When I took the editor job over six years ago, I couldn’t imagine one of the things I would wind up covering was an East Central Regional Library Board of Directors meeting, with the topic being potentially banning a book, no less. But here we are, with a front-page story about that very subject.
When we first heard about this potential controversy, we here at the Star went out and obtained a copy of the book in question — “It’s Perfectly Normal,” to get a better understanding of the debate. The book can be described as being a sex education tool, and on the cover, it proclaims to be for ages “10 years and up.”
While the pages in the book don’t have any photographs, it is filled with artist illustrations, which I will say are undeniably — even shockingly — graphic in nature. Upon browsing through those pages, I will say I completely understand and even share people’s fears that this book might wind up being seen by kids who are not ready to see such material.
However, I also feel there needs to be some context inserted into this debate as it pertains to the ECRL’s placement of the book on its shelves.
First, there is the fact that ECRL currently owns just three copies of this book, and those three copies are shared among the 14 branches of their system. What that means is at most, there is only a 21% chance the book is located at any one library at any given time. And that is assuming all three copies are not checked out by someone. If copies are checked out, the odds of it being on a specific library’s shelf drop to 14%, 7%, and obviously 0% if all three are checked out.
Second, the specific location the book is shelved in is described as “Juvenile Non-fiction.” Following the above-mentioned board meeting, I took a look at that section at the Cambridge Library. Yes, that section is technically in the “Children’s section,” however the shelves in the Juvenile Non-fiction subsection are much taller than the other shelves in the children’s section. Therefore, it would be very easy for librarians to discreetly place this book on the top shelf, which cannot be reached by youngsters without the help of a much taller (and therefore older) person.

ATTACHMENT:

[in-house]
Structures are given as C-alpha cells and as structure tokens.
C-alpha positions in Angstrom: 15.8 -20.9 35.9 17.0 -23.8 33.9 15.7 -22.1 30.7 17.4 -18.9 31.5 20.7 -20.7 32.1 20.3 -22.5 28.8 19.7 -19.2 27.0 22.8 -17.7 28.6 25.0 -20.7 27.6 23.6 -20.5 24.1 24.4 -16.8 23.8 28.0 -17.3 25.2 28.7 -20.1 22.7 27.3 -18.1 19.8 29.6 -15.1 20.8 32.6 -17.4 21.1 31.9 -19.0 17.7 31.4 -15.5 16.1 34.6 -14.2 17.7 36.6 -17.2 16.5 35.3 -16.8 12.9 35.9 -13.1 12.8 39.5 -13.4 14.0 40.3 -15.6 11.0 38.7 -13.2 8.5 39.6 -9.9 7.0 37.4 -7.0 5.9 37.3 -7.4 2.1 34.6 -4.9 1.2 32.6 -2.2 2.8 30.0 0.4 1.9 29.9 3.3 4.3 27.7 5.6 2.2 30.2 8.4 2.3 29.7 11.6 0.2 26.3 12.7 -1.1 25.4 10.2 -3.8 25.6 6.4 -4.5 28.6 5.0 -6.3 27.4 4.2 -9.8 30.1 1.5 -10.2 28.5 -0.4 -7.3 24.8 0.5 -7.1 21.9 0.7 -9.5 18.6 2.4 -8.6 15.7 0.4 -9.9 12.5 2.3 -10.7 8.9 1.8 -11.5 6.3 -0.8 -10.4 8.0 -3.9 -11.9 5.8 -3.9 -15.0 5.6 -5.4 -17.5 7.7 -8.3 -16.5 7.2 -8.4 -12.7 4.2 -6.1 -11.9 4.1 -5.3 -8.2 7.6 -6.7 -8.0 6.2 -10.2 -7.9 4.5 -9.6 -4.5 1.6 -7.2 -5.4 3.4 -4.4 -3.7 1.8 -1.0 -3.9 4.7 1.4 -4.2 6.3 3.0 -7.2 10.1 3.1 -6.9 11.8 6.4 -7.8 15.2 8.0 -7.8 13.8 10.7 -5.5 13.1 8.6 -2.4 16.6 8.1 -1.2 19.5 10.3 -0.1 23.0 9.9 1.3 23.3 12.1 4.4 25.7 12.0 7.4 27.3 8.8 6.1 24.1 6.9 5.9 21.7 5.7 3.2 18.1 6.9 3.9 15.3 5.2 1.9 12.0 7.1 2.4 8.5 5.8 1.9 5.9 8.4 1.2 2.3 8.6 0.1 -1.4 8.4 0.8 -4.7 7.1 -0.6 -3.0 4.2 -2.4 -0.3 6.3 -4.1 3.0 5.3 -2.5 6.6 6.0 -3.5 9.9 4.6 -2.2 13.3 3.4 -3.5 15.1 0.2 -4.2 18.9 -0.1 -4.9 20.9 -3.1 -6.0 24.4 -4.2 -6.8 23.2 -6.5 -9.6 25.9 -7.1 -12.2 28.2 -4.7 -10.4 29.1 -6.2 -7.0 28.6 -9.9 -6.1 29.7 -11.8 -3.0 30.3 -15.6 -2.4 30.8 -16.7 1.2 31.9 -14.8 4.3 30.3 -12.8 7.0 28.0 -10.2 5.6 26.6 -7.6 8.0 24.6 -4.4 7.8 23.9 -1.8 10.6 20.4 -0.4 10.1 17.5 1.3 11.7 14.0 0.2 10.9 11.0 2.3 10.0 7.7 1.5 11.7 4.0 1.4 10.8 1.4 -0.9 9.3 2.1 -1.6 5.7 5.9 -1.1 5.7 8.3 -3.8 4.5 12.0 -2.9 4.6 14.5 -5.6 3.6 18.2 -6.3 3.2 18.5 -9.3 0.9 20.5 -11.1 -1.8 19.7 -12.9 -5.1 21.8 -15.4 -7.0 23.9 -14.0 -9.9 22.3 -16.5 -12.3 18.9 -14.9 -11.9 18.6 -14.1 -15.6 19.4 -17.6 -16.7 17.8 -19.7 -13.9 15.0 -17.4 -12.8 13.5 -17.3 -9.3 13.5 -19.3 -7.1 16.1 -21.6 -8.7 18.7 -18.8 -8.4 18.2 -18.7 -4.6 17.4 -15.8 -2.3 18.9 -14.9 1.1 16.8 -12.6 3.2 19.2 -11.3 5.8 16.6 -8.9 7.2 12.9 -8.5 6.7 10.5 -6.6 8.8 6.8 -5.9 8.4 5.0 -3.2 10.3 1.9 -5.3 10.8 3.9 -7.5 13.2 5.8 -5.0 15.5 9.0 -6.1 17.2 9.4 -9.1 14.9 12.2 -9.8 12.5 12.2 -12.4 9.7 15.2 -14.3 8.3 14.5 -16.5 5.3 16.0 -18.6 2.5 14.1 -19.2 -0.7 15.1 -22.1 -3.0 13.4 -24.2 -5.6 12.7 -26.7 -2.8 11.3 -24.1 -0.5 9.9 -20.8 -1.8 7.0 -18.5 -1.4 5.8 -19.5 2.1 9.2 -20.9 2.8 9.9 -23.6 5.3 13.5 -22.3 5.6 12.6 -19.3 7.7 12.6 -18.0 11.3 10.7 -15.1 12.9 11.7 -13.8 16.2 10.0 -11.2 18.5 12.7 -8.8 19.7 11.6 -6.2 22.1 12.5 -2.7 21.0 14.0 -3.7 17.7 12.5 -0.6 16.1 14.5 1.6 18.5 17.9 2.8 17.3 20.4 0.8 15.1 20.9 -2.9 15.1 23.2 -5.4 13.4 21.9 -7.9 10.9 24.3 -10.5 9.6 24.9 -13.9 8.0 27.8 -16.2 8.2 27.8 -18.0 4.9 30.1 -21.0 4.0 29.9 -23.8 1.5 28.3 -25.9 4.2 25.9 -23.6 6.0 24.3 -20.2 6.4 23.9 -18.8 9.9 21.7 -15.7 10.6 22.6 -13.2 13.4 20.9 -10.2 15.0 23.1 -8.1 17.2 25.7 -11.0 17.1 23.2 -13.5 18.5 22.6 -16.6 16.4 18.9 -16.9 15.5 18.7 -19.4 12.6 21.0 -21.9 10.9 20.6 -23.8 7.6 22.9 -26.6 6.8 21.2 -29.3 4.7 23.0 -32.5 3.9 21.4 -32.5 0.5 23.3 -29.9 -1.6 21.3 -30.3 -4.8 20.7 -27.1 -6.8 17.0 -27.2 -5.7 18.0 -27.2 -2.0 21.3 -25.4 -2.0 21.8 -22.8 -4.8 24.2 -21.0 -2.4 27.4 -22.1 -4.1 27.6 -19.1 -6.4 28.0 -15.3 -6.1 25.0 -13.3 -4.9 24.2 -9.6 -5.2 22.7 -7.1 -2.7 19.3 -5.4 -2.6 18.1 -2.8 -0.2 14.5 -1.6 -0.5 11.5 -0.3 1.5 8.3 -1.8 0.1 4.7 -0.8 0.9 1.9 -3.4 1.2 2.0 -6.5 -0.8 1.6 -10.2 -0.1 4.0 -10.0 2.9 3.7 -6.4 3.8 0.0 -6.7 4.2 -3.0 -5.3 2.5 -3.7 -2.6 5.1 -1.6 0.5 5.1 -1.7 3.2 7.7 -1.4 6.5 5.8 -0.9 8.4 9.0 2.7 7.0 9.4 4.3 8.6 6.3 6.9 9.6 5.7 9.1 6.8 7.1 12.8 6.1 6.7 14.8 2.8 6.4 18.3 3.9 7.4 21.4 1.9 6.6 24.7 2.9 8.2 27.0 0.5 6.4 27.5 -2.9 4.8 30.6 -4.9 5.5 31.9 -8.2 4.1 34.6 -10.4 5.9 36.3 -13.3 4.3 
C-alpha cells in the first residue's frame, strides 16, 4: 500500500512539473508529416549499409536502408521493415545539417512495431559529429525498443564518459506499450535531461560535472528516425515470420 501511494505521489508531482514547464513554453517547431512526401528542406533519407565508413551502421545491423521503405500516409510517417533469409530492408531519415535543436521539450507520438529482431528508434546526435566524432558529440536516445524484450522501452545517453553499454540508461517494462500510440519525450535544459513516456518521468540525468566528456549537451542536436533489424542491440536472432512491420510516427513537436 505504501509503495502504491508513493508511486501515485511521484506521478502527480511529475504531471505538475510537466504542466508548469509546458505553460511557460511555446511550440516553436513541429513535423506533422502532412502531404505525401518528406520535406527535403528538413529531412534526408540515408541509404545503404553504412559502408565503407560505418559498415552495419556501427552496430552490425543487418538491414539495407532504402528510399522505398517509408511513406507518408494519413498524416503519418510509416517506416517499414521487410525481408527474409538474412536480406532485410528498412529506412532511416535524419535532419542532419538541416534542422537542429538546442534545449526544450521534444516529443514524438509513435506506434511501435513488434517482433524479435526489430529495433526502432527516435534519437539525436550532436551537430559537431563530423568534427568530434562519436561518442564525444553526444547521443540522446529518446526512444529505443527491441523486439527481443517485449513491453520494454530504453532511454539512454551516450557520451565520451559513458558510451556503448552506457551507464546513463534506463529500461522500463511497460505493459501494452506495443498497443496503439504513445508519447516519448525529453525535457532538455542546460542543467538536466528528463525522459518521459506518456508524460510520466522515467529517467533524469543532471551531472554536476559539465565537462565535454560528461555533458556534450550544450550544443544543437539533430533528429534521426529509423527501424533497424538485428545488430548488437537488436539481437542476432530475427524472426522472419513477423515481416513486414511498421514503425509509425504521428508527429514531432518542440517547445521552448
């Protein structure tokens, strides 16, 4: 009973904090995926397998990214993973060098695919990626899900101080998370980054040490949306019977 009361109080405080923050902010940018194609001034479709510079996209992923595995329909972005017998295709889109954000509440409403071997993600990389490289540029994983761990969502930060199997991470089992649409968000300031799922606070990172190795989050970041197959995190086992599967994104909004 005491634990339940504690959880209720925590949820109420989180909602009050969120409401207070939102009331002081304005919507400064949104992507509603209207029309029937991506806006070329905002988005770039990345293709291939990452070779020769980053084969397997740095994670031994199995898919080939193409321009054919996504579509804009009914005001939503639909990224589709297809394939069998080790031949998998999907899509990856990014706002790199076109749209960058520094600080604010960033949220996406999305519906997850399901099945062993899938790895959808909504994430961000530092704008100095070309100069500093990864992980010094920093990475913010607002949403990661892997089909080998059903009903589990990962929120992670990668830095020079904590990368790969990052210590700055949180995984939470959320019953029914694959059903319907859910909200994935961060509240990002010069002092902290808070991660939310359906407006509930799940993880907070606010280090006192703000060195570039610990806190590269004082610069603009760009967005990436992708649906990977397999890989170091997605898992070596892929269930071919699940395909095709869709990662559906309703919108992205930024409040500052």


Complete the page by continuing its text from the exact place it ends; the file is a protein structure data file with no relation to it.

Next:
That brings me to my third and final observation. If a parent or guardian is sincerely concerned about what their kids are reading, they are going to closely monitor their kids and would quickly remove such material from their kid’s grubby little hands. And if they don’t? Well, then I would argue they aren’t really all that concerned or they aren’t as offended by this material — which is all within their parental rights.
Based on all that, although I personally have multiple reservations about “It’s Perfectly Normal,” I am comfortable with ECRL offering this book and its placement of it on their shelves.
BILL STICKELS III is editor of the Isanti-Chisago County Star. He can be reached at 763-689-1181 ext. 107 or firstname.lastname@example.org.